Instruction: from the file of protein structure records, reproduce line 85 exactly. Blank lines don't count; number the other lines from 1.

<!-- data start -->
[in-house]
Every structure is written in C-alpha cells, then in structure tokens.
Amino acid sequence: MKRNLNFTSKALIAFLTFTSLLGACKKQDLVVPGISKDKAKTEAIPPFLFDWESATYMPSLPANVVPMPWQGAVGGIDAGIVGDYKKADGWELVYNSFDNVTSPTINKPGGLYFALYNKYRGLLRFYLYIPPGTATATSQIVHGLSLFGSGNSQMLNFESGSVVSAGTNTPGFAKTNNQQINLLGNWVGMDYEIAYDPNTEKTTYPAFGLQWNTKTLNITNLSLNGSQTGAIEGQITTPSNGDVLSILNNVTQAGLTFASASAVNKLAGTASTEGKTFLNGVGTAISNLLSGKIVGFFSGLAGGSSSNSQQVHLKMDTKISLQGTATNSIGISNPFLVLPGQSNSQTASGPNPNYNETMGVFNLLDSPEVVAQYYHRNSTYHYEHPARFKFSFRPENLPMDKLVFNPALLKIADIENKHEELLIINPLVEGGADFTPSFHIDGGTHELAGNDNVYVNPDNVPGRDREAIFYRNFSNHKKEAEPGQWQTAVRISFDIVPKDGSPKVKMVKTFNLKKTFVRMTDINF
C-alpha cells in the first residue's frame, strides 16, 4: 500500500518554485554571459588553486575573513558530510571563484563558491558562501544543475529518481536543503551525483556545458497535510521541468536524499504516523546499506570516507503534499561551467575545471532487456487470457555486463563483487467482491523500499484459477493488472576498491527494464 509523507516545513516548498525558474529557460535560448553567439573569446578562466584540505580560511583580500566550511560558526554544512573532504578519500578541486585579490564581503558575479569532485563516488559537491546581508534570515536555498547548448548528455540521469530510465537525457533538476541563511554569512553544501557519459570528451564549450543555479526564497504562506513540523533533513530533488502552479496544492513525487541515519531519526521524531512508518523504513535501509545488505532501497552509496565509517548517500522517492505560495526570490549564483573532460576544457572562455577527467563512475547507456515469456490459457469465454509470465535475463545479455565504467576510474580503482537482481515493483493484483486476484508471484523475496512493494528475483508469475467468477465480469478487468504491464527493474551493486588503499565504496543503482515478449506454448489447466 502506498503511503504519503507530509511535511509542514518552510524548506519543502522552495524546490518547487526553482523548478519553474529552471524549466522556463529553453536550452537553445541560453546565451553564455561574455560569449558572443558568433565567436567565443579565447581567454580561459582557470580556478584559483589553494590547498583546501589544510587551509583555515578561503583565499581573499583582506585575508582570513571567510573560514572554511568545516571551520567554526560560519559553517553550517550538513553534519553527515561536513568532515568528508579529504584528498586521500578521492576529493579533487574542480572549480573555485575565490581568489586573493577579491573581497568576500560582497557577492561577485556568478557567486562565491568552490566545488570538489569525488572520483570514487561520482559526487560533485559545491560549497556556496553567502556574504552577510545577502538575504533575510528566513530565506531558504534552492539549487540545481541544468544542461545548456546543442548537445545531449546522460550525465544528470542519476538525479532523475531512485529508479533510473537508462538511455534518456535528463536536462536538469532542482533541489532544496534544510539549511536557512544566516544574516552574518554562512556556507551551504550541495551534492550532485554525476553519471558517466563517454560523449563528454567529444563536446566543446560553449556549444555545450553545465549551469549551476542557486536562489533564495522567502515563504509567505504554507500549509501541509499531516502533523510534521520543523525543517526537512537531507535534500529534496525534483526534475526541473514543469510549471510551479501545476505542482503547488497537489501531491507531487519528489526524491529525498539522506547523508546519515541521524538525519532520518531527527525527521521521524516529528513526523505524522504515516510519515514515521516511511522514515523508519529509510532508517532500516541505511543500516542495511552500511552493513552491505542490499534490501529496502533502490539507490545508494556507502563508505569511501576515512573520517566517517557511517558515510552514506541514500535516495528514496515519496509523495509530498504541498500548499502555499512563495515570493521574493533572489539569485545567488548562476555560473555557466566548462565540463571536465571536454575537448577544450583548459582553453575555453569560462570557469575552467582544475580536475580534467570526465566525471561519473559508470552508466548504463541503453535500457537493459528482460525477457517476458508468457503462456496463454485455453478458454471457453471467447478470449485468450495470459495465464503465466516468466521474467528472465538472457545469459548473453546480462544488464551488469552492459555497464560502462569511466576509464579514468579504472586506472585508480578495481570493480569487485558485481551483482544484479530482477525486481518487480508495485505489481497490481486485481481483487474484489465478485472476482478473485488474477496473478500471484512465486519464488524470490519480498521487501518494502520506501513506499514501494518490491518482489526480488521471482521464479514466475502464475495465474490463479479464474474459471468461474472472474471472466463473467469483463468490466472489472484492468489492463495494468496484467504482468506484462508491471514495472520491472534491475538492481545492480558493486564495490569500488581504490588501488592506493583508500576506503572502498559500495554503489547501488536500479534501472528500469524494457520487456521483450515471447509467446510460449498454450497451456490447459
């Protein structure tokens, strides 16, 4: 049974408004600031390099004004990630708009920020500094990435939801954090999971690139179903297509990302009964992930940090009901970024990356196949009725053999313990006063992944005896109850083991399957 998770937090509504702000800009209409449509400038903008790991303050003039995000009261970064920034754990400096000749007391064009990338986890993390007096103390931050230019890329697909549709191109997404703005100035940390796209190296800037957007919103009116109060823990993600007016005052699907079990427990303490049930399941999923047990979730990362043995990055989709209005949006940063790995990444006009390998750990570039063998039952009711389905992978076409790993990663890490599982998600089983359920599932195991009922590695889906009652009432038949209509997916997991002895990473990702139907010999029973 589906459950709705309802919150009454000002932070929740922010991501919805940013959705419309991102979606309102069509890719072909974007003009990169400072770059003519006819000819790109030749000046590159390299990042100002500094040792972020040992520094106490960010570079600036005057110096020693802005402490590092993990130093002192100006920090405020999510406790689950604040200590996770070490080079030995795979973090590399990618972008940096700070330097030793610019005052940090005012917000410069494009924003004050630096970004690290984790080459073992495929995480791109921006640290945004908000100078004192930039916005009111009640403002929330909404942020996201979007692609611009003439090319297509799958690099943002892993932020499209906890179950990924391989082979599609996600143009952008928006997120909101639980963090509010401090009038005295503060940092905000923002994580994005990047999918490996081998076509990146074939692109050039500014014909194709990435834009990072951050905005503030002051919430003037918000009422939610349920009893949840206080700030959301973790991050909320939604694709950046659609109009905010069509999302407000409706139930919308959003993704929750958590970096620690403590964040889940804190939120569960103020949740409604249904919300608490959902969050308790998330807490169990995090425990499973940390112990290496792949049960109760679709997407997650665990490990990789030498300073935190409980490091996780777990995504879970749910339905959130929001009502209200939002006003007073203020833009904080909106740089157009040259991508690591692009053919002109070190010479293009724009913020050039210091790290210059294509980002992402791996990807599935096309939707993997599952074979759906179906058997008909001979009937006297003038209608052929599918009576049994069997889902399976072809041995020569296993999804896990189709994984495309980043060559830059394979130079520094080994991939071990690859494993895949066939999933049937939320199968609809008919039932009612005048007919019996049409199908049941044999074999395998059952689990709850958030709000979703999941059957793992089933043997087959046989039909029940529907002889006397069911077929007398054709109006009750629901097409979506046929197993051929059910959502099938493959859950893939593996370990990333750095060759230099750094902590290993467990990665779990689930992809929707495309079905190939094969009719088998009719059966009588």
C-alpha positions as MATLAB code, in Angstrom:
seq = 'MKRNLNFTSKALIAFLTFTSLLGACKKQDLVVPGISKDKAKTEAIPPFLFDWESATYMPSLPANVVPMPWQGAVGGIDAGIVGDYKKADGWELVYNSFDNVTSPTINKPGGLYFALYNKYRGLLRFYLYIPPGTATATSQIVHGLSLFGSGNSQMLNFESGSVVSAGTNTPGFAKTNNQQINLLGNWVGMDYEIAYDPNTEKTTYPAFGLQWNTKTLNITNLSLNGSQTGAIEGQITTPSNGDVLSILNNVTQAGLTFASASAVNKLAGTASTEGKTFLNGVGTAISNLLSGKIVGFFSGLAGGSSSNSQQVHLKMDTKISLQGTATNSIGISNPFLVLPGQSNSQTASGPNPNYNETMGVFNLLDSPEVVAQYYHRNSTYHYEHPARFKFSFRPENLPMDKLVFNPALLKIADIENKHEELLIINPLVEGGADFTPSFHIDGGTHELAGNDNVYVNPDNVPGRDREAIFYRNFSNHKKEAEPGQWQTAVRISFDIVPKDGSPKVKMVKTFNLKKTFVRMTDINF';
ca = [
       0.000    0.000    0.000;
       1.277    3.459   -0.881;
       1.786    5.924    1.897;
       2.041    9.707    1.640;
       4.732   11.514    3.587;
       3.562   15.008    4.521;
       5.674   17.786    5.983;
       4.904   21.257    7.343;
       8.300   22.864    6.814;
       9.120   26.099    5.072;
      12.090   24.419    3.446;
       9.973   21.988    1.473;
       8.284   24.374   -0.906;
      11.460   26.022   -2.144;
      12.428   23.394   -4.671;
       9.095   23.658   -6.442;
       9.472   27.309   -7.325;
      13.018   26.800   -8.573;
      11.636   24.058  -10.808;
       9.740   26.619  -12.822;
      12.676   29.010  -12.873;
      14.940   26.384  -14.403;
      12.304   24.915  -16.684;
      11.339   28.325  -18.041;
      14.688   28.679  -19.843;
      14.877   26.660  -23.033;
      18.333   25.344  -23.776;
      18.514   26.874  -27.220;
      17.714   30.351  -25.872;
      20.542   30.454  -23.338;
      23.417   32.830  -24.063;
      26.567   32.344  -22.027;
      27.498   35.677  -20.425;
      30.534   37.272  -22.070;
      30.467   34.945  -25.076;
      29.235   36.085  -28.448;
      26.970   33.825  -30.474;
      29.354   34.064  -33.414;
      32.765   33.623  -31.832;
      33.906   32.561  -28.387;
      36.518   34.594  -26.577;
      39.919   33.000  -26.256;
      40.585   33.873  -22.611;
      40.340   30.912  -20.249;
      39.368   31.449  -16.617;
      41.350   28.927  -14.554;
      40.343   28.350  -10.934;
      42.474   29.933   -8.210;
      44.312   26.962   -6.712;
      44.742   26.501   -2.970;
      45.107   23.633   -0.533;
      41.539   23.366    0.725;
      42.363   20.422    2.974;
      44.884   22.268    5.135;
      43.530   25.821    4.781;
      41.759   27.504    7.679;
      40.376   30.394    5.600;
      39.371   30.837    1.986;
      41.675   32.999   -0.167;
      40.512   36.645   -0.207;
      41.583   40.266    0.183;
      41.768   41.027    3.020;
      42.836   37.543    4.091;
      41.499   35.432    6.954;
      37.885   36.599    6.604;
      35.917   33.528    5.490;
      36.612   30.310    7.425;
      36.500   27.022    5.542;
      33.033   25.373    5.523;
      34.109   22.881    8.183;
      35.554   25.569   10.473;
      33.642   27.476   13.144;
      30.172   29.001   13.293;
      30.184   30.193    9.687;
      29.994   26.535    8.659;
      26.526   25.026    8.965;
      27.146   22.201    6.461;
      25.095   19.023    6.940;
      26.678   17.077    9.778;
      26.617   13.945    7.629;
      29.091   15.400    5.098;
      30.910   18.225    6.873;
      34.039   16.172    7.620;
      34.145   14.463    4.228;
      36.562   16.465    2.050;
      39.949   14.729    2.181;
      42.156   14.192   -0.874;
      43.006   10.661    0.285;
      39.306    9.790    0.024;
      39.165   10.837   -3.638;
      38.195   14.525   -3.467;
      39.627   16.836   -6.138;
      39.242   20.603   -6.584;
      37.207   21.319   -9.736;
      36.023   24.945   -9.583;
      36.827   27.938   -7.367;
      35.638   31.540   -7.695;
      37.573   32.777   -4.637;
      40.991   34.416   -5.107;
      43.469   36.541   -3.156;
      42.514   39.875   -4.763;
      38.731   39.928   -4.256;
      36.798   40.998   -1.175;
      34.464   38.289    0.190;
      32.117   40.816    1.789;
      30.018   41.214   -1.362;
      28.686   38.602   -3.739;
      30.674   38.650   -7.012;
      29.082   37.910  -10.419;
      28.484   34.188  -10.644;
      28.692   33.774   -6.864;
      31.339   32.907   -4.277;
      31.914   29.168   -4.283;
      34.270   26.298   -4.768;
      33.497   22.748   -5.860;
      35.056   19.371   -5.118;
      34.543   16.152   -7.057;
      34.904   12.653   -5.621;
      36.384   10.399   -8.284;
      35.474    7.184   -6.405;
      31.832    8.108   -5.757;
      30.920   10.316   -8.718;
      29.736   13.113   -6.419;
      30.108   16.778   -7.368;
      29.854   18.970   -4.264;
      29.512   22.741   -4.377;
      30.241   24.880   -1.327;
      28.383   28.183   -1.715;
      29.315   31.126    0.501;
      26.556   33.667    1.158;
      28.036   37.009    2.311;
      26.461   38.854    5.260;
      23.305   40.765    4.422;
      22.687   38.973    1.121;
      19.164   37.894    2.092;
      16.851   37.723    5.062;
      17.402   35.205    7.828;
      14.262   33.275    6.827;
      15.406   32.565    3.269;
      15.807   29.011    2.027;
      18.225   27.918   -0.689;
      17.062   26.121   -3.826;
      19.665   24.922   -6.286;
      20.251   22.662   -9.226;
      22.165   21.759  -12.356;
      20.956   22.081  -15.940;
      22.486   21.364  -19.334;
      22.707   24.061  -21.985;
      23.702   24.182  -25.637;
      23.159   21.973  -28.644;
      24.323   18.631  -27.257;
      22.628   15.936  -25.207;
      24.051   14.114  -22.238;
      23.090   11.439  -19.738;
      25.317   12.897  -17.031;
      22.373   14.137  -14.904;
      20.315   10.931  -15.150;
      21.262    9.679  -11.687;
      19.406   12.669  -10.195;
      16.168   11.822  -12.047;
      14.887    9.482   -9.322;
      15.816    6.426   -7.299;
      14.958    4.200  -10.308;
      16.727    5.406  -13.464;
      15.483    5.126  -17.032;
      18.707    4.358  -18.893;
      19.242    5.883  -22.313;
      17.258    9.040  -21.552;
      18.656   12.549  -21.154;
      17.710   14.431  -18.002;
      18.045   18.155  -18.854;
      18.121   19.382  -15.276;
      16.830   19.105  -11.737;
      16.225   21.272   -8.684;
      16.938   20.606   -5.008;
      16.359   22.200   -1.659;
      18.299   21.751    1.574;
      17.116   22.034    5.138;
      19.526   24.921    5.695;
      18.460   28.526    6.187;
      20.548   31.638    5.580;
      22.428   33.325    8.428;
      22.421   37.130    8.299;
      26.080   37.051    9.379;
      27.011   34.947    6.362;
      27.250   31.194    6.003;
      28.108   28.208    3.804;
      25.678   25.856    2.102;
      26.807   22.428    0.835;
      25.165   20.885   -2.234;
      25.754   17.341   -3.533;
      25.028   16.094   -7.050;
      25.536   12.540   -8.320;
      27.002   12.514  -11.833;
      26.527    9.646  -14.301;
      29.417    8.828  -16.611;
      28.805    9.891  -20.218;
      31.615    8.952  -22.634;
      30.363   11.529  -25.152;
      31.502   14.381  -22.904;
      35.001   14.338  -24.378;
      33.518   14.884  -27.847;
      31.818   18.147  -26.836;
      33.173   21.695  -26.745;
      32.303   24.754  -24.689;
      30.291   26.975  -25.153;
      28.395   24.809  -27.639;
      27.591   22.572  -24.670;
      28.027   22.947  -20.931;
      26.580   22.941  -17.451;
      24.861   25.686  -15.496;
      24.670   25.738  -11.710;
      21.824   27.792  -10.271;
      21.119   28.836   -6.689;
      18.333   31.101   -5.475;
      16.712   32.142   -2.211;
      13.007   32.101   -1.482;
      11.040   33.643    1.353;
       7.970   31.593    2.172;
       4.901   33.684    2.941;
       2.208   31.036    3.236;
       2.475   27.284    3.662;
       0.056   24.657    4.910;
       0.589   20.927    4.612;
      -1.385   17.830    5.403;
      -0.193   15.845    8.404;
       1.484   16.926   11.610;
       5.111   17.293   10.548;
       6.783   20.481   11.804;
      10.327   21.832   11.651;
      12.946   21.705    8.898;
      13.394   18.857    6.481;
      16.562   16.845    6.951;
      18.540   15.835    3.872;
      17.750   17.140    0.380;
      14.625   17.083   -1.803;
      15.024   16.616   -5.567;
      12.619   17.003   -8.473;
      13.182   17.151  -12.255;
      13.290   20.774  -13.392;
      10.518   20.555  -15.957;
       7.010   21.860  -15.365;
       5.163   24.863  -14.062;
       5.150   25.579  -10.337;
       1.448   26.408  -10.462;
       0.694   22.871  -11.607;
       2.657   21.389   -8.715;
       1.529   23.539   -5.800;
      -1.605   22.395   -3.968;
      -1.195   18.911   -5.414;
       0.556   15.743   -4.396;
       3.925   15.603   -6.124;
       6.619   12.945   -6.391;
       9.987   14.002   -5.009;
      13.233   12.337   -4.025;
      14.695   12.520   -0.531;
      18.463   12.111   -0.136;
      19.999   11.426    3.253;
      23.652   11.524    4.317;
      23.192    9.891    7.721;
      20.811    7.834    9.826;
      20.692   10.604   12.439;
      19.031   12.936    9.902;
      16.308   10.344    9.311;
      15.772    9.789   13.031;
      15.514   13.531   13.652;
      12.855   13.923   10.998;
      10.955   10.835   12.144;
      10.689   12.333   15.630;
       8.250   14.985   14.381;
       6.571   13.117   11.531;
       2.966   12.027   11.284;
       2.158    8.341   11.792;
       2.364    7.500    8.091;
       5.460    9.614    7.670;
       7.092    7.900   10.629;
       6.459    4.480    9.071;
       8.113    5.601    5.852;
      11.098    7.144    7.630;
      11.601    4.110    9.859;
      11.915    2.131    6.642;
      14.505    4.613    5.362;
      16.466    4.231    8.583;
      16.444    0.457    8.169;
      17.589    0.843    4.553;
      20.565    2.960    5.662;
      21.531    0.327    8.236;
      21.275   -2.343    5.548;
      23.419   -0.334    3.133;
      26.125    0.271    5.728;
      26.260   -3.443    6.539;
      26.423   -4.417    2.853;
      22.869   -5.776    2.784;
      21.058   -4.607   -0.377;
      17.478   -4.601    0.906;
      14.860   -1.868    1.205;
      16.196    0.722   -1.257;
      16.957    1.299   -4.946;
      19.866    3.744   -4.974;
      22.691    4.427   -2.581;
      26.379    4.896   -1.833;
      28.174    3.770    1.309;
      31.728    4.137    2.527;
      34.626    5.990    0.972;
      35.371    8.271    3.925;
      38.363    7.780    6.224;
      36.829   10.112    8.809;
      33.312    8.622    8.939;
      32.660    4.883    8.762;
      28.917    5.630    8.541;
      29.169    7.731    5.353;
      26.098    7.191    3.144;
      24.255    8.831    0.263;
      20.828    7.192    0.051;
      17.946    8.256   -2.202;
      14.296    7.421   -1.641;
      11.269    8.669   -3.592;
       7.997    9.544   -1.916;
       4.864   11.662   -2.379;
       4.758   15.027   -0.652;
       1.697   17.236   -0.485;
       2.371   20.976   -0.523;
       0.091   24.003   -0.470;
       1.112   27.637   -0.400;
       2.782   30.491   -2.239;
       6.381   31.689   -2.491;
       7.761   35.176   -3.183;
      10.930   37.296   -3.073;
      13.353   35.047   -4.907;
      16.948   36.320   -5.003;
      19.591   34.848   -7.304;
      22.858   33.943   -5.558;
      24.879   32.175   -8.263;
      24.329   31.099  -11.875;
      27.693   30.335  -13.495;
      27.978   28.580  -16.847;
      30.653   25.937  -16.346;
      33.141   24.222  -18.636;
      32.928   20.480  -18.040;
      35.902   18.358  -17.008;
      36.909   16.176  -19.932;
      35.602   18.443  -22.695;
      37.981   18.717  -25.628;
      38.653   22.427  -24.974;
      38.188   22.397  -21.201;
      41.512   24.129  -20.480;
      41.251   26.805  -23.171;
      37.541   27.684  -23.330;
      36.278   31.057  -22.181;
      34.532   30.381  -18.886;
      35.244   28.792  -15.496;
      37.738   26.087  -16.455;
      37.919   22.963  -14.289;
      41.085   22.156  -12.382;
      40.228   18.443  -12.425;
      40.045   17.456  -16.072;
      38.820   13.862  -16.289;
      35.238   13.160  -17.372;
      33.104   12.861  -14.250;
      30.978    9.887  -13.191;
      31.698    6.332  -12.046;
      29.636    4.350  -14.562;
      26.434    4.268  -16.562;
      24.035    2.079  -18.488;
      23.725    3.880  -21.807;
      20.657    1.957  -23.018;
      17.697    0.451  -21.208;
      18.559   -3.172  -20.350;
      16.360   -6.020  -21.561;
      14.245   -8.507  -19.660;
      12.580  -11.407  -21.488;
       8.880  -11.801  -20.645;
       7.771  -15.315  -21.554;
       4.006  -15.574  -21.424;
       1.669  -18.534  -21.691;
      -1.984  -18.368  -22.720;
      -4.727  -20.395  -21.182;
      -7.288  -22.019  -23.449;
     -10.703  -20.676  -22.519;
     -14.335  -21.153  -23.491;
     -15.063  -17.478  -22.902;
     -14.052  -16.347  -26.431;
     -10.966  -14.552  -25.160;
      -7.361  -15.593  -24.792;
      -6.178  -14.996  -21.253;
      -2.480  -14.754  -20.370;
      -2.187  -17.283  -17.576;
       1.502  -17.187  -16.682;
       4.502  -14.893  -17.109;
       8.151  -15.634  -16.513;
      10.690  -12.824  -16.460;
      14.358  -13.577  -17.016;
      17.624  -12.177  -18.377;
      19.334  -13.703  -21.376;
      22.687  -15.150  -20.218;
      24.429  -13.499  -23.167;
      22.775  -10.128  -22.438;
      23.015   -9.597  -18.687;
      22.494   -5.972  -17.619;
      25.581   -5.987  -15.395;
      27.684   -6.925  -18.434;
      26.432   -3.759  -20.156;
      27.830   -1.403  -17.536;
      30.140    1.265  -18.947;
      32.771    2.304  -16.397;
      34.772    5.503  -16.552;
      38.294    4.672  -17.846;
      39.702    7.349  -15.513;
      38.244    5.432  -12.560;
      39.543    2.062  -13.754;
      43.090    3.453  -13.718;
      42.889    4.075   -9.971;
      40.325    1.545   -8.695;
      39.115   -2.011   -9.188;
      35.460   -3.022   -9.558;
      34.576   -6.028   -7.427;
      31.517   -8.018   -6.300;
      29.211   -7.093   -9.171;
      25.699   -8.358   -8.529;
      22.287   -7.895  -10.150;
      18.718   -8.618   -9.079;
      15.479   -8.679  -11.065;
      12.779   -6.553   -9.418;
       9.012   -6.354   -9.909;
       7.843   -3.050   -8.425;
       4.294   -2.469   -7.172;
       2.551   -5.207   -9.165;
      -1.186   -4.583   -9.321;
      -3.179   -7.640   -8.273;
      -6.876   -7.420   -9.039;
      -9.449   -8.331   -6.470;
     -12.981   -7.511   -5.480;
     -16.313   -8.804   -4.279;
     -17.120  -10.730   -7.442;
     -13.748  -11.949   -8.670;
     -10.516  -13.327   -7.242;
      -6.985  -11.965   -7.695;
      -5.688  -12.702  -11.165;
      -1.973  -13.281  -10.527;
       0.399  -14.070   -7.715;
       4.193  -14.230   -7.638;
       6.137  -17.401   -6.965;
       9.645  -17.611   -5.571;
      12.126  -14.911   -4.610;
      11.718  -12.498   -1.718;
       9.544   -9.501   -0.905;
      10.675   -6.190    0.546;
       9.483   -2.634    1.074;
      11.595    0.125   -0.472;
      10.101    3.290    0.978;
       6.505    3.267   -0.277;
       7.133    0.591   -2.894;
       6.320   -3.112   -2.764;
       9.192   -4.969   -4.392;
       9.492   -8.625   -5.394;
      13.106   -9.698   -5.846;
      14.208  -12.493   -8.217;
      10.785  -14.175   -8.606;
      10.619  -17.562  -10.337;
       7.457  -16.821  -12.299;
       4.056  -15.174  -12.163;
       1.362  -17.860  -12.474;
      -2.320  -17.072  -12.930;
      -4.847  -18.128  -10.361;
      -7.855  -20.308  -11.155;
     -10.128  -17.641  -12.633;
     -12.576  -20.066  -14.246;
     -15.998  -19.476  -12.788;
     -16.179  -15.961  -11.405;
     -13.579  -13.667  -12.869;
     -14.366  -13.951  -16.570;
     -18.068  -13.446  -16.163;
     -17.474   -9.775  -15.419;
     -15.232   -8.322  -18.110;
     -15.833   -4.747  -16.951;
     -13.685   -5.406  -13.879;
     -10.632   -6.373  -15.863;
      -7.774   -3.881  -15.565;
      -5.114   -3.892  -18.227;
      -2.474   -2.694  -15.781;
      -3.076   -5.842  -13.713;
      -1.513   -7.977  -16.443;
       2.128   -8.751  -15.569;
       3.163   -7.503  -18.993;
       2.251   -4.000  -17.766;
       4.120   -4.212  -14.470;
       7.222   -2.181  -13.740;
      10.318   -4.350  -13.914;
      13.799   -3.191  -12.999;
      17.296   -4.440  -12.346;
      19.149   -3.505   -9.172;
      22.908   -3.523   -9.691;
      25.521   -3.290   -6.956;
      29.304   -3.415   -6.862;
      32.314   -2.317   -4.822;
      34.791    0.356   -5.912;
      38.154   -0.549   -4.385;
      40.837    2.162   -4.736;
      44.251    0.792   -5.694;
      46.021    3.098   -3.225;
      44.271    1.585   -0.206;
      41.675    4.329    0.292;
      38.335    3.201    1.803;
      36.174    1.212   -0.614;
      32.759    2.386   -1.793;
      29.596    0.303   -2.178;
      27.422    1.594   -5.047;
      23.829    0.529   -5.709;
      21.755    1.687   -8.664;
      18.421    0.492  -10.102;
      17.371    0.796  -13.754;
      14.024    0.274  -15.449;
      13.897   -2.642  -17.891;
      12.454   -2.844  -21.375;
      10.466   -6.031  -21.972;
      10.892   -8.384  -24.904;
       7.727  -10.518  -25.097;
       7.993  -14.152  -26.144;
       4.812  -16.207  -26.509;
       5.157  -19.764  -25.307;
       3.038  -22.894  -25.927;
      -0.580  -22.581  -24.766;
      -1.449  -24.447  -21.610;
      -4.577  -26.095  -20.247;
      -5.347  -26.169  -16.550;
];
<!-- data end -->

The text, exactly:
      27.146   22.201    6.461;